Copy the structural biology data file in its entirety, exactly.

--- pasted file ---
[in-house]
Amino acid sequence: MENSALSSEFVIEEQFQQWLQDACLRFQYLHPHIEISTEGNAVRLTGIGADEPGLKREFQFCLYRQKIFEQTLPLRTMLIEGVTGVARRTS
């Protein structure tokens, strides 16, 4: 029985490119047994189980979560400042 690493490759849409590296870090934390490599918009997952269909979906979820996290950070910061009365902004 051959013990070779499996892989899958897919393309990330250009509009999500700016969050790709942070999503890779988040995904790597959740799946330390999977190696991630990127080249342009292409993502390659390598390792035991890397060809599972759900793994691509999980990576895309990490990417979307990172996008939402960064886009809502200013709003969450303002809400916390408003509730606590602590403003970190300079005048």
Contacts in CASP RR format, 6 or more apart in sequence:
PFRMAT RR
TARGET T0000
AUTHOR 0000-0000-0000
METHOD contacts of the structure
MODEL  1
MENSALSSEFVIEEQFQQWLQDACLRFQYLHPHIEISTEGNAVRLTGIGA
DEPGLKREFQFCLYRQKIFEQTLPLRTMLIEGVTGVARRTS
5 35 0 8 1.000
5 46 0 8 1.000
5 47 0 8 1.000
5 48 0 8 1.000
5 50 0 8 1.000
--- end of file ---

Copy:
[in-house]
Amino acid sequence: MENSALSSEFVIEEQFQQWLQDACLRFQYLHPHIEISTEGNAVRLTGIGADEPGLKREFQFCLYRQKIFEQTLPLRTMLIEGVTGVARRTS
């Protein structure tokens, strides 16, 4: 029985490119047994189980979560400042 690493490759849409590296870090934390490599918009997952269909979906979820996290950070910061009365902004 051959013990070779499996892989899958897919393309990330250009509009999500700016969050790709942070999503890779988040995904790597959740799946330390999977190696991630990127080249342009292409993502390659390598390792035991890397060809599972759900793994691509999980990576895309990490990417979307990172996008939402960064886009809502200013709003969450303002809400916390408003509730606590602590403003970190300079005048």
Contacts in CASP RR format, 6 or more apart in sequence:
PFRMAT RR
TARGET T0000
AUTHOR 0000-0000-0000
METHOD contacts of the structure
MODEL  1
MENSALSSEFVIEEQFQQWLQDACLRFQYLHPHIEISTEGNAVRLTGIGA
DEPGLKREFQFCLYRQKIFEQTLPLRTMLIEGVTGVARRTS
5 35 0 8 1.000
5 46 0 8 1.000
5 47 0 8 1.000
5 48 0 8 1.000
5 50 0 8 1.000